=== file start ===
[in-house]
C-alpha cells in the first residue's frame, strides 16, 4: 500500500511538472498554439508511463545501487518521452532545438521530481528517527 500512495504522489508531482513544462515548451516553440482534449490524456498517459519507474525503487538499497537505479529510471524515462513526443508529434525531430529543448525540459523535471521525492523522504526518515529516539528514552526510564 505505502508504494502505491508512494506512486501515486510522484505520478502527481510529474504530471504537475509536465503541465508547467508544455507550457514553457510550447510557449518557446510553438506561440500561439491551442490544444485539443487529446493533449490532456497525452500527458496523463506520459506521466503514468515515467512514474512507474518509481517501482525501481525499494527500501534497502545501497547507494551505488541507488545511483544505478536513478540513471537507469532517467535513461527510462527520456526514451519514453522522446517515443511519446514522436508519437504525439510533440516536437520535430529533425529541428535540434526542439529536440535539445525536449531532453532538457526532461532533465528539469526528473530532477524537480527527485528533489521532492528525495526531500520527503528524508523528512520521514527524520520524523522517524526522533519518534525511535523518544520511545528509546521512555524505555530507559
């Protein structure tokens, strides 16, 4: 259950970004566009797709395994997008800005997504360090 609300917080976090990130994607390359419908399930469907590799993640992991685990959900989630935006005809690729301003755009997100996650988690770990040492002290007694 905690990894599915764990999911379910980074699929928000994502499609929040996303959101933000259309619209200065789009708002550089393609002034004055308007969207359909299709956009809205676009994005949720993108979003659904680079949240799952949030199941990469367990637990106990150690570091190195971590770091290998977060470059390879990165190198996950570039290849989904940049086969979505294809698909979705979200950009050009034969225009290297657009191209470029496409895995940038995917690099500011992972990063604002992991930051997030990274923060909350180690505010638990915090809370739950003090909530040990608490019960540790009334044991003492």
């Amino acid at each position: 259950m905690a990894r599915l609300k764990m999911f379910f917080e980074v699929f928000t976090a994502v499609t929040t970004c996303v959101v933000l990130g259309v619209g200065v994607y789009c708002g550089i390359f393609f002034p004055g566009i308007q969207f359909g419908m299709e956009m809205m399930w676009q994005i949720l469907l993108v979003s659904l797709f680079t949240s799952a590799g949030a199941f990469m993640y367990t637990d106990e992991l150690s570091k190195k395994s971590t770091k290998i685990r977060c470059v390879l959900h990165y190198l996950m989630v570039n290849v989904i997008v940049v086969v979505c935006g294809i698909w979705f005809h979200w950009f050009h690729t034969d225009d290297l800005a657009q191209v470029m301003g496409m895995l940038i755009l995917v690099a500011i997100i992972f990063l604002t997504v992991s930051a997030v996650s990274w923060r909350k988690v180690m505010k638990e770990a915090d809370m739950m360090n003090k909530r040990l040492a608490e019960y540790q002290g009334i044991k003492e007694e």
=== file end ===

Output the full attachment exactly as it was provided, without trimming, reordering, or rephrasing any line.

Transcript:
[in-house]
C-alpha cells in the first residue's frame, strides 16, 4: 500500500511538472498554439508511463545501487518521452532545438521530481528517527 500512495504522489508531482513544462515548451516553440482534449490524456498517459519507474525503487538499497537505479529510471524515462513526443508529434525531430529543448525540459523535471521525492523522504526518515529516539528514552526510564 505505502508504494502505491508512494506512486501515486510522484505520478502527481510529474504530471504537475509536465503541465508547467508544455507550457514553457510550447510557449518557446510553438506561440500561439491551442490544444485539443487529446493533449490532456497525452500527458496523463506520459506521466503514468515515467512514474512507474518509481517501482525501481525499494527500501534497502545501497547507494551505488541507488545511483544505478536513478540513471537507469532517467535513461527510462527520456526514451519514453522522446517515443511519446514522436508519437504525439510533440516536437520535430529533425529541428535540434526542439529536440535539445525536449531532453532538457526532461532533465528539469526528473530532477524537480527527485528533489521532492528525495526531500520527503528524508523528512520521514527524520520524523522517524526522533519518534525511535523518544520511545528509546521512555524505555530507559
């Protein structure tokens, strides 16, 4: 259950970004566009797709395994997008800005997504360090 609300917080976090990130994607390359419908399930469907590799993640992991685990959900989630935006005809690729301003755009997100996650988690770990040492002290007694 905690990894599915764990999911379910980074699929928000994502499609929040996303959101933000259309619209200065789009708002550089393609002034004055308007969207359909299709956009809205676009994005949720993108979003659904680079949240799952949030199941990469367990637990106990150690570091190195971590770091290998977060470059390879990165190198996950570039290849989904940049086969979505294809698909979705979200950009050009034969225009290297657009191209470029496409895995940038995917690099500011992972990063604002992991930051997030990274923060909350180690505010638990915090809370739950003090909530040990608490019960540790009334044991003492």
């Amino acid at each position: 259950m905690a990894r599915l609300k764990m999911f379910f917080e980074v699929f928000t976090a994502v499609t929040t970004c996303v959101v933000l990130g259309v619209g200065v994607y789009c708002g550089i390359f393609f002034p004055g566009i308007q969207f359909g419908m299709e956009m809205m399930w676009q994005i949720l469907l993108v979003s659904l797709f680079t949240s799952a590799g949030a199941f990469m993640y367990t637990d106990e992991l150690s570091k190195k395994s971590t770091k290998i685990r977060c470059v390879l959900h990165y190198l996950m989630v570039n290849v989904i997008v940049v086969v979505c935006g294809i698909w979705f005809h979200w950009f050009h690729t034969d225009d290297l800005a657009q191209v470029m301003g496409m895995l940038i755009l995917v690099a500011i997100i992972f990063l604002t997504v992991s930051a997030v996650s990274w923060r909350k988690v180690m505010k638990e770990a915090d809370m739950m360090n003090k909530r040990l040492a608490e019960y540790q002290g009334i044991k003492e007694e």